Psychiatric Comorbidities of Female Inpatients With Eating Disorders

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Abstract

Objective:

We analyze 27 point-prevalent DSM-IV Axis I comorbidities for eating disorder inpatients.

Methods:

The sample included 2436 female inpatients treated between January 1, 1995, and December 31, 2000, for primary DSM-IV diagnoses of anorexia, bulimia, and eating disorder not otherwise specified. Analyses were multivariate analysis of variance and multinomial logistic regression; sociodemographics and severity-of-illness measures were controlled.

Results:

Ninety-seven percent of patients evidenced ≥1 comorbid diagnoses; 94% evidenced comorbid mood disorders, largely unipolar depression, with no differences across eating disorders; 56% evidenced anxiety disorders, with no differences across eating disorders; and 22% evidenced substance use disorders, with significant differences across eating disorders (p < .0001). Five specific diagnoses differed across eating disorders. Alcohol abuse/dependence was twice as likely with bulimia (p < .0001); polysubstance abuse/dependence three times as likely with bulimia (p < .0001); obsessive-compulsive disorder twice as likely with restricting and binge/purge anorexia (p < .01); posttraumatic stress disorder twice as likely with binge-purge anorexia (p < .05); schizophrenia/other psychoses three times more likely with restricting anorexia (p < .05) and two times with binge-purge anorexia (p < .05).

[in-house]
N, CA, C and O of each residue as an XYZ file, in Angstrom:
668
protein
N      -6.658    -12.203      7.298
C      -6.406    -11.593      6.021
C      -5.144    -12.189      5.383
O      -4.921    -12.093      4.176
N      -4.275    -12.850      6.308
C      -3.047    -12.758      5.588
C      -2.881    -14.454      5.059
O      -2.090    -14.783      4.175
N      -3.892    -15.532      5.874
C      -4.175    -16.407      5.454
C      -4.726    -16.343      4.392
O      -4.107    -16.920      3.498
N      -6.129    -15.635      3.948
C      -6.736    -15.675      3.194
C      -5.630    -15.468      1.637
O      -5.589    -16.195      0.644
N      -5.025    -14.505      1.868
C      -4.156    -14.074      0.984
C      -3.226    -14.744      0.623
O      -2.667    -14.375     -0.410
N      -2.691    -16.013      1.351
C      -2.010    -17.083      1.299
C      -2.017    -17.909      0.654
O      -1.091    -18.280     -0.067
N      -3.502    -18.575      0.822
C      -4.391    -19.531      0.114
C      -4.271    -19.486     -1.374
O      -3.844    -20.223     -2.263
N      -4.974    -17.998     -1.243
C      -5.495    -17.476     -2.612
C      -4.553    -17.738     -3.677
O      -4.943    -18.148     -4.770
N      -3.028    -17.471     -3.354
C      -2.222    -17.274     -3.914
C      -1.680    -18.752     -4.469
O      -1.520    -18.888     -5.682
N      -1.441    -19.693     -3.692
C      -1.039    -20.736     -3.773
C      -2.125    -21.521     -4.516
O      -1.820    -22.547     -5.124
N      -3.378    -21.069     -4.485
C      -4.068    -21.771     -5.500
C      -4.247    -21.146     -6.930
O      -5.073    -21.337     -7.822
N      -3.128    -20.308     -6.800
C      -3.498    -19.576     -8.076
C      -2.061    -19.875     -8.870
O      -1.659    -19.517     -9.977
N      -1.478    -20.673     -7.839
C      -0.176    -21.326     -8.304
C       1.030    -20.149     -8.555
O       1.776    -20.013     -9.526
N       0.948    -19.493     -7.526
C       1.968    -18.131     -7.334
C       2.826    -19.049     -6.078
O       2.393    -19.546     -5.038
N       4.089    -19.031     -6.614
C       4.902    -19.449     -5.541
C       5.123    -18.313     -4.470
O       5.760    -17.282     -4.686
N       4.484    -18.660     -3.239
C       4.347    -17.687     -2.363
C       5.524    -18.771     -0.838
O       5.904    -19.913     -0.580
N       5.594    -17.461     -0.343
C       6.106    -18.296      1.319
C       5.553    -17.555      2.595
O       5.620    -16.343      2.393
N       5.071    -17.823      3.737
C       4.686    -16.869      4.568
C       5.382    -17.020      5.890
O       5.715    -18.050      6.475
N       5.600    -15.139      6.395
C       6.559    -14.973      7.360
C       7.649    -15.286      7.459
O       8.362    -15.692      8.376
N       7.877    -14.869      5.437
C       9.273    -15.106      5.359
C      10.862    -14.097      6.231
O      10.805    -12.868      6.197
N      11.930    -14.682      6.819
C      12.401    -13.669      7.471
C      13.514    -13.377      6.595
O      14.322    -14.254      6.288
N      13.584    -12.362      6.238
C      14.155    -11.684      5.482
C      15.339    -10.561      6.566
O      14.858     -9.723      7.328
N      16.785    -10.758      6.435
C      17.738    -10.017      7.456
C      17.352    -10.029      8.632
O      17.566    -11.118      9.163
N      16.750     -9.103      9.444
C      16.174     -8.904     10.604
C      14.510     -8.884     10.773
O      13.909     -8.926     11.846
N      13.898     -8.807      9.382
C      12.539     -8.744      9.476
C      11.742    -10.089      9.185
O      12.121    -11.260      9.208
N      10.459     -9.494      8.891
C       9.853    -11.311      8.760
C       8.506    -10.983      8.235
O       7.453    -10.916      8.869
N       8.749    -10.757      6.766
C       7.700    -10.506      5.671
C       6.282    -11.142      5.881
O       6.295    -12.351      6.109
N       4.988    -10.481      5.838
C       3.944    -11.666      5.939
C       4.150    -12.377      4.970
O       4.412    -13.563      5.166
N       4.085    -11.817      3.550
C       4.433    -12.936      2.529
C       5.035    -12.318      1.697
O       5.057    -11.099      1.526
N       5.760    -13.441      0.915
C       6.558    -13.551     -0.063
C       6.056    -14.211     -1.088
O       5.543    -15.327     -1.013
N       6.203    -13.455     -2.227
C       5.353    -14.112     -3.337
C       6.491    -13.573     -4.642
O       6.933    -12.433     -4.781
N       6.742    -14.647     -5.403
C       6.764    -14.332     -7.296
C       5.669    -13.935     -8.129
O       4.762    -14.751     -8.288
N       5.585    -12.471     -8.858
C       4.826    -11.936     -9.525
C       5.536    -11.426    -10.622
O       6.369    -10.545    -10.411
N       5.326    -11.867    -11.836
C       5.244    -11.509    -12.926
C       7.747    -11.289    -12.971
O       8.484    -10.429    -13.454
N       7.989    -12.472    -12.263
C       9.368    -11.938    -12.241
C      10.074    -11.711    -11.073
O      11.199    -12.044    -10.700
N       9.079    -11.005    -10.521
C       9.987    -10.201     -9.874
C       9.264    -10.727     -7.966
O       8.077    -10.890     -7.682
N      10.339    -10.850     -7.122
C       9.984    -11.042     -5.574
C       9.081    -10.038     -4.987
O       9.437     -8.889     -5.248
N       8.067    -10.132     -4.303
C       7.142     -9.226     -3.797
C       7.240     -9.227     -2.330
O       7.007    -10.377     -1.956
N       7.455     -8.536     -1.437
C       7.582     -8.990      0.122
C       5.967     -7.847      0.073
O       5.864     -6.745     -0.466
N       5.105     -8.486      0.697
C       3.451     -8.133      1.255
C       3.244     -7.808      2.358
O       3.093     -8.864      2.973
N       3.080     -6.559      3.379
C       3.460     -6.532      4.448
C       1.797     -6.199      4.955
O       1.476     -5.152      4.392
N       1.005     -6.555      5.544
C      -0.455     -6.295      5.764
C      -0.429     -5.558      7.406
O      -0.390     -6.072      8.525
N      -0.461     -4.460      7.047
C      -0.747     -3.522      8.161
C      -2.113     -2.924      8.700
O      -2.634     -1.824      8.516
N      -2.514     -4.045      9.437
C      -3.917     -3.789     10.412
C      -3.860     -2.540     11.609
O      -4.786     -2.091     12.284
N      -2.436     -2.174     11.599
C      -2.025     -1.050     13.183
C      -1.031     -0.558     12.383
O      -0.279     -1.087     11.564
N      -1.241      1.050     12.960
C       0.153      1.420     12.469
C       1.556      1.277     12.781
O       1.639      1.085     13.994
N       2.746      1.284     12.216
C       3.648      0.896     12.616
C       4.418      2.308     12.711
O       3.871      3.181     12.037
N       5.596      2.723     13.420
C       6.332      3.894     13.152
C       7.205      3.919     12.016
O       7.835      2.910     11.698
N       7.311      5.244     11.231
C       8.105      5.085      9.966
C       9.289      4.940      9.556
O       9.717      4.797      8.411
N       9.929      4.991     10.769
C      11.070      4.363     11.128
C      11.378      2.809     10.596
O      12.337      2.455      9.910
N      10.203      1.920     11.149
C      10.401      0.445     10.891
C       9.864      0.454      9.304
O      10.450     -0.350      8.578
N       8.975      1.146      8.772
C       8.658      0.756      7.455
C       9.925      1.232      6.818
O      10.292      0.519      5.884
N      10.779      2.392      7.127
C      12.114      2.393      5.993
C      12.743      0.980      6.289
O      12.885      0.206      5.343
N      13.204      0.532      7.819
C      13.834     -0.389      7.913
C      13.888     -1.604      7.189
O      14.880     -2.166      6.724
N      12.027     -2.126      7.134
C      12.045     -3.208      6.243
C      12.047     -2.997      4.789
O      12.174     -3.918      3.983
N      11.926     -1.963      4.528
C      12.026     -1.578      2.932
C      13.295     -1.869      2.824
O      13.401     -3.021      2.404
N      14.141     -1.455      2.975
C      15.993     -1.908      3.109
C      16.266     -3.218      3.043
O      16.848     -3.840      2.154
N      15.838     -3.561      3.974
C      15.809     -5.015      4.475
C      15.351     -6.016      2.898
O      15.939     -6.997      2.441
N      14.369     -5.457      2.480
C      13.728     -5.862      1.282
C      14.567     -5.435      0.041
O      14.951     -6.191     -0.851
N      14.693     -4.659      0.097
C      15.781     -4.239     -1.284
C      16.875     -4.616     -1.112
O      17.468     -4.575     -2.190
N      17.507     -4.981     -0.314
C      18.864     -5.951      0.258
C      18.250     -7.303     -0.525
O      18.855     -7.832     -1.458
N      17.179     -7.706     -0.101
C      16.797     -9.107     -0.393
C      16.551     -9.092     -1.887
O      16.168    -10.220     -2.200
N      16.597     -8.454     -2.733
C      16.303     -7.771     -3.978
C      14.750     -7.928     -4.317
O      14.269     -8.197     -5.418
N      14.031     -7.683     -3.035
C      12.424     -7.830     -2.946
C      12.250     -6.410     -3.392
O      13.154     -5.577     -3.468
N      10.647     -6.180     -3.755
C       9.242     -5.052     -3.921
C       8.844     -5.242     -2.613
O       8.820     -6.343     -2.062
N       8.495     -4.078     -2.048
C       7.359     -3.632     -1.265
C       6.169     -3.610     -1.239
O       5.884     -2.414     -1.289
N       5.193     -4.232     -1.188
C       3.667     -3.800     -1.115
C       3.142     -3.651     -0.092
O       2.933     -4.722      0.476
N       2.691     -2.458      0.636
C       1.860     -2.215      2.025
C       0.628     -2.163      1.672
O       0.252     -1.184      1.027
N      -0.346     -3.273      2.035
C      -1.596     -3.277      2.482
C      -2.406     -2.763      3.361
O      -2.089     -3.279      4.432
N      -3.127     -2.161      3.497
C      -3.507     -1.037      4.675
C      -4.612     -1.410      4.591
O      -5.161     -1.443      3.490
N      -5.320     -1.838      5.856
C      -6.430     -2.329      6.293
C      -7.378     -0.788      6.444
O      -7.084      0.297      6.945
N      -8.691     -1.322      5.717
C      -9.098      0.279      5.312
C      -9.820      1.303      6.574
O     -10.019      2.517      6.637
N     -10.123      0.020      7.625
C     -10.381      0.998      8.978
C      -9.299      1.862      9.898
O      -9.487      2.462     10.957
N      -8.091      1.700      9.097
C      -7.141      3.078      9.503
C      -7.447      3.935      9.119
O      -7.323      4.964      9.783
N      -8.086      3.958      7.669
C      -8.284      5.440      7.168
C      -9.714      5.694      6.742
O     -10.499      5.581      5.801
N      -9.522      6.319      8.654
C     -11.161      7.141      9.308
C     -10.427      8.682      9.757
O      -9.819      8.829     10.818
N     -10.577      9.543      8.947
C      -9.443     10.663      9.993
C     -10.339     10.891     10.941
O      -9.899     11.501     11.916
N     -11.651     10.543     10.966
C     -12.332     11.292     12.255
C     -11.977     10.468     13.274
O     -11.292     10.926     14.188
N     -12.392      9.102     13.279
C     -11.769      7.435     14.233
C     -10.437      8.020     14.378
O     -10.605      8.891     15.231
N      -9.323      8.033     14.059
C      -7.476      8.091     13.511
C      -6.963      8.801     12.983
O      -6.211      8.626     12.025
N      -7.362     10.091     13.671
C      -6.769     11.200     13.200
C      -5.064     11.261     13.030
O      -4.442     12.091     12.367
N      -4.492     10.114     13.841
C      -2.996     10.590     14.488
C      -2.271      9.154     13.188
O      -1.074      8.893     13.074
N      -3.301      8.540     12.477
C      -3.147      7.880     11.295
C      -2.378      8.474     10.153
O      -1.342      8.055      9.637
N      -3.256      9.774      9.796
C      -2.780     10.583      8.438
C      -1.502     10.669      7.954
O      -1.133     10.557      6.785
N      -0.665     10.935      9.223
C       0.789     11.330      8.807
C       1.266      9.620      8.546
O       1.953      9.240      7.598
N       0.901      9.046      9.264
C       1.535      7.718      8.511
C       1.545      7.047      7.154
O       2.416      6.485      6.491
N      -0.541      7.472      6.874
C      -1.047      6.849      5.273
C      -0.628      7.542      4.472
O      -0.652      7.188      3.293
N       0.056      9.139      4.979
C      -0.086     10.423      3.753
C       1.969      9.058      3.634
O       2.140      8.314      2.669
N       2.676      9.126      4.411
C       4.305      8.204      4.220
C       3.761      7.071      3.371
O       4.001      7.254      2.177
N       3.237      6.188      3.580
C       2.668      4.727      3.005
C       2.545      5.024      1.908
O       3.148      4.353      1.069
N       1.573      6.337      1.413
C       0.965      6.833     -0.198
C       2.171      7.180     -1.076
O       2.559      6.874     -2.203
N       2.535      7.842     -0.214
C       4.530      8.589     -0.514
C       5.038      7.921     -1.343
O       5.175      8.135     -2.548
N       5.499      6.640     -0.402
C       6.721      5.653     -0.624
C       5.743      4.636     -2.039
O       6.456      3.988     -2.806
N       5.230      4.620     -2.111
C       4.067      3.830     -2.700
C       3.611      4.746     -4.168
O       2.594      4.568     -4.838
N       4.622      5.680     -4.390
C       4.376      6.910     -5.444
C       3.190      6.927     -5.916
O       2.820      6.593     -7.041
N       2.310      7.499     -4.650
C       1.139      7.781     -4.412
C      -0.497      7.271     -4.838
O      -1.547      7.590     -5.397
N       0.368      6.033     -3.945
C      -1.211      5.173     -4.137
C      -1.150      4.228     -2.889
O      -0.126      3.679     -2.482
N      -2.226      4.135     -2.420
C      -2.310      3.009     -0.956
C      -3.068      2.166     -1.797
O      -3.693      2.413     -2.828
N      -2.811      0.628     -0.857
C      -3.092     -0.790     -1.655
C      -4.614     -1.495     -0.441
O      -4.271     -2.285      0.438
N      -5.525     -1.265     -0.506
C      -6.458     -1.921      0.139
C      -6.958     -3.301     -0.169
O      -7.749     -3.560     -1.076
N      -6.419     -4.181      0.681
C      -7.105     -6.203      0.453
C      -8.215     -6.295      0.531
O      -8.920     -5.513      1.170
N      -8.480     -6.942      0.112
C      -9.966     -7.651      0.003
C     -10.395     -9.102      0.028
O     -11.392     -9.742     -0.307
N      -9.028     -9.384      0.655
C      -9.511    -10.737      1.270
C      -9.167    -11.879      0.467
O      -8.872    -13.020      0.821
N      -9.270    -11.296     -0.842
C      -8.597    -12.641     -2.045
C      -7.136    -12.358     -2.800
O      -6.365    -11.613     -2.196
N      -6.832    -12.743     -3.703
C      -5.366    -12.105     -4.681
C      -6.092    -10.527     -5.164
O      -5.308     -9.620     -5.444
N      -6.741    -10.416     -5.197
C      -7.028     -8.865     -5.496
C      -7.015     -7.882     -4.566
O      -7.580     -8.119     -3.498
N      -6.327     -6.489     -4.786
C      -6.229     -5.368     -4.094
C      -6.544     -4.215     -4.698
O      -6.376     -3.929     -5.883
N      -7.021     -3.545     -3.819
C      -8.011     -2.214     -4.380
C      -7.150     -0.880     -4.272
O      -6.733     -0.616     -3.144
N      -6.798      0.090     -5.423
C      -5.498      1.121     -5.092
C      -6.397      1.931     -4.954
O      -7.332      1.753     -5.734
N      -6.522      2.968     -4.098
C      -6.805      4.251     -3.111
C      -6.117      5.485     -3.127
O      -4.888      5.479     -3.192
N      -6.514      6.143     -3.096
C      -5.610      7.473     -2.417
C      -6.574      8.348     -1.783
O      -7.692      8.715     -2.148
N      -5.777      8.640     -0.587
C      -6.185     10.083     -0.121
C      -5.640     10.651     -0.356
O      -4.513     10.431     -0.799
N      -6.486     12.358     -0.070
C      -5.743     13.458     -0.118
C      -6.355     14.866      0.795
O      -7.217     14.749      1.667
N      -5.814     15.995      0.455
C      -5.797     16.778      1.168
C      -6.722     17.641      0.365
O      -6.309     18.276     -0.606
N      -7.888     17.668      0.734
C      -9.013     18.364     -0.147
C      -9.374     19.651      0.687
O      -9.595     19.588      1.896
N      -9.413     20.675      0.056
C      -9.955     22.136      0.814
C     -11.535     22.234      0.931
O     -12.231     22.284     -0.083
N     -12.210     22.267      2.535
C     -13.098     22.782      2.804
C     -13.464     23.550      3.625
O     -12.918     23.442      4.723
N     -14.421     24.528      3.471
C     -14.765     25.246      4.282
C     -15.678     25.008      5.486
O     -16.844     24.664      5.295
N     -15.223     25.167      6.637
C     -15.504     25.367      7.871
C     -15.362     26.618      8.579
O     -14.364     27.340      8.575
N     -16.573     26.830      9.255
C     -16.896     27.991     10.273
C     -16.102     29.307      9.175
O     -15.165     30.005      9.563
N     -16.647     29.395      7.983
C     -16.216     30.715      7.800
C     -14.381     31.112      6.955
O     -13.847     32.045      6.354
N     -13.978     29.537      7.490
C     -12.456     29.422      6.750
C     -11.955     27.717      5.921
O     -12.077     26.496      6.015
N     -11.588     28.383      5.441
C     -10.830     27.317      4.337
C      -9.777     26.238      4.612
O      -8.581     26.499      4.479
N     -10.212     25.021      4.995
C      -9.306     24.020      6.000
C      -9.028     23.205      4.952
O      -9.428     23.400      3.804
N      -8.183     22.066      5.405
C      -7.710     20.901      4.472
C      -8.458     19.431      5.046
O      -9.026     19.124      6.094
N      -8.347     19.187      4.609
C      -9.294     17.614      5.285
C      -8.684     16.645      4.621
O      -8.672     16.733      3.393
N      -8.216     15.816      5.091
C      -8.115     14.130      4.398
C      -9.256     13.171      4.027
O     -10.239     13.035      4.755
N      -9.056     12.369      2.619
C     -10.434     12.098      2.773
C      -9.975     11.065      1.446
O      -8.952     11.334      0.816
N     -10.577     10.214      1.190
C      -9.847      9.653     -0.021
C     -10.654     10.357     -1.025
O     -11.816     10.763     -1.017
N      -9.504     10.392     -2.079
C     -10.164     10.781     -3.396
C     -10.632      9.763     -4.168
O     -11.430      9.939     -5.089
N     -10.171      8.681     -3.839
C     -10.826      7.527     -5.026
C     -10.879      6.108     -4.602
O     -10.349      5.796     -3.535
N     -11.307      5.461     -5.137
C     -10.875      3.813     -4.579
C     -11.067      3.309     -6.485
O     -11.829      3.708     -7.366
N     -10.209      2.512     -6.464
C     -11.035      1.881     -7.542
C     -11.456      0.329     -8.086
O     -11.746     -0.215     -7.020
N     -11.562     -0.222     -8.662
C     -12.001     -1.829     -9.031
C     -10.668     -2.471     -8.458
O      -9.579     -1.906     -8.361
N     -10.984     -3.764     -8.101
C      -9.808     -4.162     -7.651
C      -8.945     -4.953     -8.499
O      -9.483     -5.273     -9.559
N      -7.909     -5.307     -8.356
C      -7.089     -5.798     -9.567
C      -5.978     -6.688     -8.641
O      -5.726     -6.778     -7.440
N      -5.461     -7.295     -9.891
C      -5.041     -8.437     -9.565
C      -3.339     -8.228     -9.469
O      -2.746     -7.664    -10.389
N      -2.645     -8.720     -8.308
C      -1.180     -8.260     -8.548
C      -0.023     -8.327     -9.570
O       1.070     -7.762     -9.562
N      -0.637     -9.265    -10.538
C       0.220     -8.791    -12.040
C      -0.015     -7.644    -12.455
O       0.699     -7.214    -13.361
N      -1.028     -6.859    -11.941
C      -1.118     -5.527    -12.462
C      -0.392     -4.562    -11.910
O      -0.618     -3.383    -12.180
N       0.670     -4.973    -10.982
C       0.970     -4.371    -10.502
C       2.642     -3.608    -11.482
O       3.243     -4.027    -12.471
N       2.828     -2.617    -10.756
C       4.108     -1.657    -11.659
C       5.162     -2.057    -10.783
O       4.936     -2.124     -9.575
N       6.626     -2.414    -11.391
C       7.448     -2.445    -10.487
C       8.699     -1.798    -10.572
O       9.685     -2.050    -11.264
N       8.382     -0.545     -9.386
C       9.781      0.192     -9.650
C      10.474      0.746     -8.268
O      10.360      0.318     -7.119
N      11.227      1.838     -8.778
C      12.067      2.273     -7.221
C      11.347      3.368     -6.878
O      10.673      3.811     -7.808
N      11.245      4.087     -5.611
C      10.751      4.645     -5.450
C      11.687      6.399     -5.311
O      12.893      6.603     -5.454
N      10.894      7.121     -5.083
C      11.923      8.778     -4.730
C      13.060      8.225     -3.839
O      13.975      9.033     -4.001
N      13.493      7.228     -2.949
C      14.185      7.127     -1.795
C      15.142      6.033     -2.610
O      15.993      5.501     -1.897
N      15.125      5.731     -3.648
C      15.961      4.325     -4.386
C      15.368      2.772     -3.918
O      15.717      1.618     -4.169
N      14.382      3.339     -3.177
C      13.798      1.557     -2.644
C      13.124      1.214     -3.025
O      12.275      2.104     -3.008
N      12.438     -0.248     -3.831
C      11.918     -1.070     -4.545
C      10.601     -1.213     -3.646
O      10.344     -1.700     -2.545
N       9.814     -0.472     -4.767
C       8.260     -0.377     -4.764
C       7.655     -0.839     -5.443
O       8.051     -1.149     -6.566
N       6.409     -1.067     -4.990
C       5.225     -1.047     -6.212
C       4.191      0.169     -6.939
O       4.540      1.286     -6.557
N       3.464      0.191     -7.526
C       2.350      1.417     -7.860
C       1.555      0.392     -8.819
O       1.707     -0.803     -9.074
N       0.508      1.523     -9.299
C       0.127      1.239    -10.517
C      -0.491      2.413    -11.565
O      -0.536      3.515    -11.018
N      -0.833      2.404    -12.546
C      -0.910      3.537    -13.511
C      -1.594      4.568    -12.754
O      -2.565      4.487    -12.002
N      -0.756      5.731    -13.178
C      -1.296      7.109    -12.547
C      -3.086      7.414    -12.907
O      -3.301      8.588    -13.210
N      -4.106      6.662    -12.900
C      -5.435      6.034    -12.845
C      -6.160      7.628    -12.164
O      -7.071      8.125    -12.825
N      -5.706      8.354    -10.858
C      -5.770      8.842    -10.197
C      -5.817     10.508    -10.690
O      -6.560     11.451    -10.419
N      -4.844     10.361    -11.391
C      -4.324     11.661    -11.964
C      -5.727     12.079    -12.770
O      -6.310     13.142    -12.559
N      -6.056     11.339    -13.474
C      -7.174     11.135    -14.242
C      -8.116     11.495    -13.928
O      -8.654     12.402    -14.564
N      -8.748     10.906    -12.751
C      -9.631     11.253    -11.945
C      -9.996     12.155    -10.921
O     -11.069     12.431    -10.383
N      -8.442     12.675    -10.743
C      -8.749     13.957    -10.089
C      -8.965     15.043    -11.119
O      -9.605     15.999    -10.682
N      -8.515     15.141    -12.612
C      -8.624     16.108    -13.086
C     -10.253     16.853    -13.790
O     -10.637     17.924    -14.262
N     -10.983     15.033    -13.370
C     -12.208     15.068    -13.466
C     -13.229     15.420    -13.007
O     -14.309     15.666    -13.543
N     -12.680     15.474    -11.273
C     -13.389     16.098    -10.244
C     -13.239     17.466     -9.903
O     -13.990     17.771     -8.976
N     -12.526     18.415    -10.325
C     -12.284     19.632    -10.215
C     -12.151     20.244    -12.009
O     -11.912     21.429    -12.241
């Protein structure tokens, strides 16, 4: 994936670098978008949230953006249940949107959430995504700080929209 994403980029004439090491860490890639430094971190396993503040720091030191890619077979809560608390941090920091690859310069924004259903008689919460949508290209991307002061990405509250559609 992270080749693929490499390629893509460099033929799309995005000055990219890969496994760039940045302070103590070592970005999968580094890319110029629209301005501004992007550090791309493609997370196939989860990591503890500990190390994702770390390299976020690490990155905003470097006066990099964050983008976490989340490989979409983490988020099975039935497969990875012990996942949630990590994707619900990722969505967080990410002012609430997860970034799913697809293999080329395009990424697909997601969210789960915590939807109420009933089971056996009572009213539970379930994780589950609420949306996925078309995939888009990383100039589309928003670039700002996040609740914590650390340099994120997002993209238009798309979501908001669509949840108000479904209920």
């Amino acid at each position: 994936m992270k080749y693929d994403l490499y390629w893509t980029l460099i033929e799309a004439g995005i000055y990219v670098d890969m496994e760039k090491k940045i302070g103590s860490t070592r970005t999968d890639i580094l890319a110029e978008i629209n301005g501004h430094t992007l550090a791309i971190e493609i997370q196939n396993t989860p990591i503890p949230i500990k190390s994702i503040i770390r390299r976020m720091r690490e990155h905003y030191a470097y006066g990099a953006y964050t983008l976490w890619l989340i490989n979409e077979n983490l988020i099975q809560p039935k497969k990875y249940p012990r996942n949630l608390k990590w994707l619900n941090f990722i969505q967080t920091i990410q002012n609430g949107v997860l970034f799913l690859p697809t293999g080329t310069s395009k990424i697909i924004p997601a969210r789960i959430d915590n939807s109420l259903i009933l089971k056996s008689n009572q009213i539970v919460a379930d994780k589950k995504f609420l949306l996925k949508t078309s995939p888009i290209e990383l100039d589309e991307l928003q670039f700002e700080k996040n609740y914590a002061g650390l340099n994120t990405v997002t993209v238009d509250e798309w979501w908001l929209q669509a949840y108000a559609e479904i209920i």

Conclusions:

New findings emerged: extremely high comorbidity regardless of eating disorder, ubiquitous depression across all eating disorders, no difference in overall rate of anxiety disorders across eating disorders, greater posttraumatic stress disorder in binge-purge anorexia, more psychotic diagnoses in anorexia. Certain previous findings were confirmed: more obsessive-compulsive disorder in anorexia; more substance use in bulimia; and a replicated comorbidity rank-ordering for eating disorder patients: mood, anxiety, and substance use disorders, respectively.

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